Sudan has been under attack by the US for at least 15 years. In 1998 thousands demonstrated against the bombing of the only pharmaceutical plant in the country at al-shifa by the Clinton administration.
Originally uploaded by Pan-African News Wire Photo File
Blair tells his critics to ‘get real’ as he hints at intervention in Darfur
Tony Blair told his foreign policy critics to “get real” yesterday as he issued a warning that Britain must remain ready to use military force to prevent genocide, oppression and injustice overseas.
He gave a broad hint that he believed the international community should be prepared to intervene militarily in Darfur and said he feared that the world, especially a large body of western opinion, had become dangerously misguided about the threat of global terrorism.
Writing in The Economist, Mr Blair rejected as “seductive but dangerous” the argument that British and American intervention in Iraq and Afghanistan had made life worse for ordinary people there and allowed terrorism to flourish.
In a lengthy defence of his record in foreign affairs he gave warning that there was “no alternative” to fighting terrorism, “wherever it rears its head”.
He told those advocating a more distant relationship with Washington to “get real” and accept that Britain was “infinitely more influential” with close links to Europe and America.
In a valedictory article aimed at The Economist’s international readership, Mr Blair argued that Britain’s self-interest now dictated a “values-based” foreign policy that stood up for the principles of freedom, democracy and justice around the globe.
He wrote: “We should be prepared to intervene, if necessary militarily, to prevent genocide, oppression, the deep injustice too often inflicted on the vulnerable.”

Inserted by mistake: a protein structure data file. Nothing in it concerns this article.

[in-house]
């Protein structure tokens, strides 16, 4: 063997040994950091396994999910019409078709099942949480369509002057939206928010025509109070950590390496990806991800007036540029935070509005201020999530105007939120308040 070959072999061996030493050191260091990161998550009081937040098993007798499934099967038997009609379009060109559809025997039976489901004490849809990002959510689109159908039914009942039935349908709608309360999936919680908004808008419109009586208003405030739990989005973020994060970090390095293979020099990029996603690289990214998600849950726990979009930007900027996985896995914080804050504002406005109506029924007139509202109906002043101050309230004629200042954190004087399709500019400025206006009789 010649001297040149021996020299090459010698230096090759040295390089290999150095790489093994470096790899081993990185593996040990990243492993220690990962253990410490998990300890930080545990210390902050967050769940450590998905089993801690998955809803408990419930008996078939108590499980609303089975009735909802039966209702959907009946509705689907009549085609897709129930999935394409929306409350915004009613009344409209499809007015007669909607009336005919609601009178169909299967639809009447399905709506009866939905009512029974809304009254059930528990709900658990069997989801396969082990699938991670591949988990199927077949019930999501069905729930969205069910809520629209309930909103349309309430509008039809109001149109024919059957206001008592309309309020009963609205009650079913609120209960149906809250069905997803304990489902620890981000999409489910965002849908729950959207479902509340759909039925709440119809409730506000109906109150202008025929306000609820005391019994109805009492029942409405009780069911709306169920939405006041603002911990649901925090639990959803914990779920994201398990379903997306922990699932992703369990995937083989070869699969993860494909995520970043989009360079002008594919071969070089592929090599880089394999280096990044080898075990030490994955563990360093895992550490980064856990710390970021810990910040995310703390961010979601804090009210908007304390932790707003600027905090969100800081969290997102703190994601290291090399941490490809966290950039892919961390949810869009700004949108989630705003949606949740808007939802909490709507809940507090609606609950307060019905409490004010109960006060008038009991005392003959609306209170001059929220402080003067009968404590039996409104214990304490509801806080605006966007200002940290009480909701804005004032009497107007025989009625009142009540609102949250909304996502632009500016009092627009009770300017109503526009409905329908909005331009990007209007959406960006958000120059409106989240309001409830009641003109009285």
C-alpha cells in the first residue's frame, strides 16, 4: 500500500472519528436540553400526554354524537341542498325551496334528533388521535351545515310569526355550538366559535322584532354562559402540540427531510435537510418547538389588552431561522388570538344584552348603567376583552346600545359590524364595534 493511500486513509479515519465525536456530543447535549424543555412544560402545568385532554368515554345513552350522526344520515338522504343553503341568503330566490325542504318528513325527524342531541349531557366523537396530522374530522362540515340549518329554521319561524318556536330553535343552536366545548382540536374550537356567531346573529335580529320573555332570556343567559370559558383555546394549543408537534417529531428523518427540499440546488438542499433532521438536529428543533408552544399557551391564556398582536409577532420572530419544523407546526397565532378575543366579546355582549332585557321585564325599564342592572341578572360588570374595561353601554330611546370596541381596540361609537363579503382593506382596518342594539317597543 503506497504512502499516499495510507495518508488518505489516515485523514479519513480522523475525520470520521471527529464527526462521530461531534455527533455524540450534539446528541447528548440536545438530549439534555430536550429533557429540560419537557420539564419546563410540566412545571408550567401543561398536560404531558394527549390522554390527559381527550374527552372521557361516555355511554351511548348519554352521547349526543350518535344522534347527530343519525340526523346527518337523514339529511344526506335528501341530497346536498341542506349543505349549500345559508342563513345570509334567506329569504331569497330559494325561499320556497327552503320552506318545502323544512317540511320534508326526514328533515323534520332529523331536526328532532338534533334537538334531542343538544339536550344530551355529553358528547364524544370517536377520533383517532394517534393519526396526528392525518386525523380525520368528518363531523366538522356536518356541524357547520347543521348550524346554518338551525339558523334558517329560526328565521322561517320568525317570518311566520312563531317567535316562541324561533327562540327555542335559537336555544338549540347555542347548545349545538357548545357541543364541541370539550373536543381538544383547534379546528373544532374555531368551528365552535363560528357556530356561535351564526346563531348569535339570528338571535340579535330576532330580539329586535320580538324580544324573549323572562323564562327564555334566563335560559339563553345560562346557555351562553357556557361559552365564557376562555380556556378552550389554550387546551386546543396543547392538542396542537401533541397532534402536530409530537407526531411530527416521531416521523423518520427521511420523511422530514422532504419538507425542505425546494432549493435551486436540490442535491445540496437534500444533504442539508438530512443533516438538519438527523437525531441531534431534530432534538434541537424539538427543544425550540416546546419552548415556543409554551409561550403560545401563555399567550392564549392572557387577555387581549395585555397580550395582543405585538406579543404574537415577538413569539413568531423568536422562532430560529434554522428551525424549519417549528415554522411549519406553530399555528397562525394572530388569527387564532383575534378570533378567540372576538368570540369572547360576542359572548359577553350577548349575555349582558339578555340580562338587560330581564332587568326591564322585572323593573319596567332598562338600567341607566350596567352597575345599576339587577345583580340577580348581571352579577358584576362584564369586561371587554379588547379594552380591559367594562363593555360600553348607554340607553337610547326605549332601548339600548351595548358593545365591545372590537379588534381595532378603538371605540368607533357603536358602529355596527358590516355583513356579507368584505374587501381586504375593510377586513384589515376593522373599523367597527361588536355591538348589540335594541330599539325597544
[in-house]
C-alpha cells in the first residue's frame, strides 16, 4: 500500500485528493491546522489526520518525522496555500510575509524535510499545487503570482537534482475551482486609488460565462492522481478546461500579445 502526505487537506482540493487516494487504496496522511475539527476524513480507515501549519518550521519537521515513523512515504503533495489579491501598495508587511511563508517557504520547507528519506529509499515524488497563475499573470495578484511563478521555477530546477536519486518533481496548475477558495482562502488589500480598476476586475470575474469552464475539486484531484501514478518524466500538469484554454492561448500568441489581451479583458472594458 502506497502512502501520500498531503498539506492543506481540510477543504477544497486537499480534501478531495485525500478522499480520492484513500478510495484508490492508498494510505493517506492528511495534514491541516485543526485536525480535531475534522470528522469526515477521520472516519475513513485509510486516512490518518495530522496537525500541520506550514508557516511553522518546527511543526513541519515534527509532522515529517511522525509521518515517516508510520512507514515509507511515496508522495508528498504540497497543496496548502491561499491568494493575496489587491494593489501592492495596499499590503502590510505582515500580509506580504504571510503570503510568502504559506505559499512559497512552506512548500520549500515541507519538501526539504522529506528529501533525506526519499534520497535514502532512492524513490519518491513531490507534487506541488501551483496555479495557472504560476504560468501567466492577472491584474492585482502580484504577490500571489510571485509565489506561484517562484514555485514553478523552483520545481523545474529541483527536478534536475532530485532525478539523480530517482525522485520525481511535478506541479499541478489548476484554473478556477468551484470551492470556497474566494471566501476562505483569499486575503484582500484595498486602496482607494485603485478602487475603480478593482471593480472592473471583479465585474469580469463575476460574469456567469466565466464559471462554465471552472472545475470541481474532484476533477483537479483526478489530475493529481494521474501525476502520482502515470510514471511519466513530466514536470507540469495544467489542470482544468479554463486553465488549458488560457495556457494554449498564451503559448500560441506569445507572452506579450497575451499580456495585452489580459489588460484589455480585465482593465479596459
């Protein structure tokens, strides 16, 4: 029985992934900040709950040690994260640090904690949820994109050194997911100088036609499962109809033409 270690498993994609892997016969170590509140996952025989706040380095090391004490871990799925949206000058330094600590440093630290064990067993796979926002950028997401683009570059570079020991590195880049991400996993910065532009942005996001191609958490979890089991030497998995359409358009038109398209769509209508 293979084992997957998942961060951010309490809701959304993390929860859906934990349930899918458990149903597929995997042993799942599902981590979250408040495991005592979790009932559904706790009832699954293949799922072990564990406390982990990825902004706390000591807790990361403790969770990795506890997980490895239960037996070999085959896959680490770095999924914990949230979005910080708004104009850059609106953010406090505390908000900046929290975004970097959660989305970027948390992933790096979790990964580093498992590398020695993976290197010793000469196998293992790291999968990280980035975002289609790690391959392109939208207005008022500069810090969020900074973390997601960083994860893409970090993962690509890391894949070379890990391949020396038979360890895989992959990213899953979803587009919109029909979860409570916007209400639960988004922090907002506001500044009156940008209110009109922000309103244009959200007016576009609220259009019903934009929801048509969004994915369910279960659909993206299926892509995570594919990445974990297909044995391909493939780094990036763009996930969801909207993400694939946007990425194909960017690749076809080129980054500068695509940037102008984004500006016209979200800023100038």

Over the past decade Britain had taken military action in Kosovo, Sierra Leone, Afghanistan and Iraq, in each case removing “regimes of appalling brutality”, he said.
He then referred to Darfur. “So when we come to Darfur, do we really believe that if we do not act to change this situation, the violence will stop at the borders of Sudan? In the early 1990s we could not summon the will to act in Bosnia. It took 250,000 lives lost before we realised we had no option.”
He referred to arguments that the removal of the Taleban and Saddam Hussein had worsened the plight of ordinary people and created new fronts for terrorism. But he insisted: “This is a seductive but dangerous argument. Work out what it really means.
“It means that because these reactionary and evil forces will fight hard, through terrorism, to prevent those countries and their people getting on their feet after the dictatorships are removed, we should leave the people under the dictatorship.
“It means our will to fight for what we believe in is measured by our enemy’s will to fight us, but in inverse proportion. That is not a basis on which you ever win anything.”
Mr Blair said that much of Western opinion was becoming “dangerously misguided” and complacent about the nature and scale of the threat from global terrorism.
With an ideology based on “an utter perversion of the true faith of Islam”, al-Qaeda and other groups hostile to the West were ready to use any opportunity to destabilise peace and provoke conflict, he said. “Not a single major European nation is immune.
“There is no alternative to fighting this menace wherever it rears its head,” wrote Mr Blair. “There are no demands that are remotely negotiable. It has to be beaten. Period.”